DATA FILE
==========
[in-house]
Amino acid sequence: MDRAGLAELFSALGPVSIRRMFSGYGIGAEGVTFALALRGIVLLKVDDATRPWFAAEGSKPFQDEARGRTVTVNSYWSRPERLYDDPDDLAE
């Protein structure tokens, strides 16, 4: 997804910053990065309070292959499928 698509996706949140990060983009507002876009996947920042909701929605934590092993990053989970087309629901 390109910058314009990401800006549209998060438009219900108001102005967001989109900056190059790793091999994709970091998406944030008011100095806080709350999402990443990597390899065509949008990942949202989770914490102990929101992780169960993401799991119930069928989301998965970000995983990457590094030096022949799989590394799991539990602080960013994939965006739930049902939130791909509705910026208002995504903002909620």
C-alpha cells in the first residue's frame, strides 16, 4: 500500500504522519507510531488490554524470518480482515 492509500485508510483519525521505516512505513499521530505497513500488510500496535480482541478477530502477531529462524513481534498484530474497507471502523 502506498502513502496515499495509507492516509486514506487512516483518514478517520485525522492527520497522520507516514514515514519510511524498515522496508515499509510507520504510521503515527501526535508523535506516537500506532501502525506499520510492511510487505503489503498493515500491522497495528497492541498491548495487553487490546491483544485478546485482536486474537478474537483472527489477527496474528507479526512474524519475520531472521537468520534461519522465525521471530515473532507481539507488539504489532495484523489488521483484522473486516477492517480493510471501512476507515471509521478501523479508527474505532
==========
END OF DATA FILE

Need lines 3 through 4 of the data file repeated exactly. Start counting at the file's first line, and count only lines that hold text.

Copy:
């Protein structure tokens, strides 16, 4: 997804910053990065309070292959499928 698509996706949140990060983009507002876009996947920042909701929605934590092993990053989970087309629901 390109910058314009990401800006549209998060438009219900108001102005967001989109900056190059790793091999994709970091998406944030008011100095806080709350999402990443990597390899065509949008990942949202989770914490102990929101992780169960993401799991119930069928989301998965970000995983990457590094030096022949799989590394799991539990602080960013994939965006739930049902939130791909509705910026208002995504903002909620």
C-alpha cells in the first residue's frame, strides 16, 4: 500500500504522519507510531488490554524470518480482515 492509500485508510483519525521505516512505513499521530505497513500488510500496535480482541478477530502477531529462524513481534498484530474497507471502523 502506498502513502496515499495509507492516509486514506487512516483518514478517520485525522492527520497522520507516514514515514519510511524498515522496508515499509510507520504510521503515527501526535508523535506516537500506532501502525506499520510492511510487505503489503498493515500491522497495528497492541498491548495487553487490546491483544485478546485482536486474537478474537483472527489477527496474528507479526512474524519475520531472521537468520534461519522465525521471530515473532507481539507488539504489532495484523489488521483484522473486516477492517480493510471501512476507515471509521478501523479508527474505532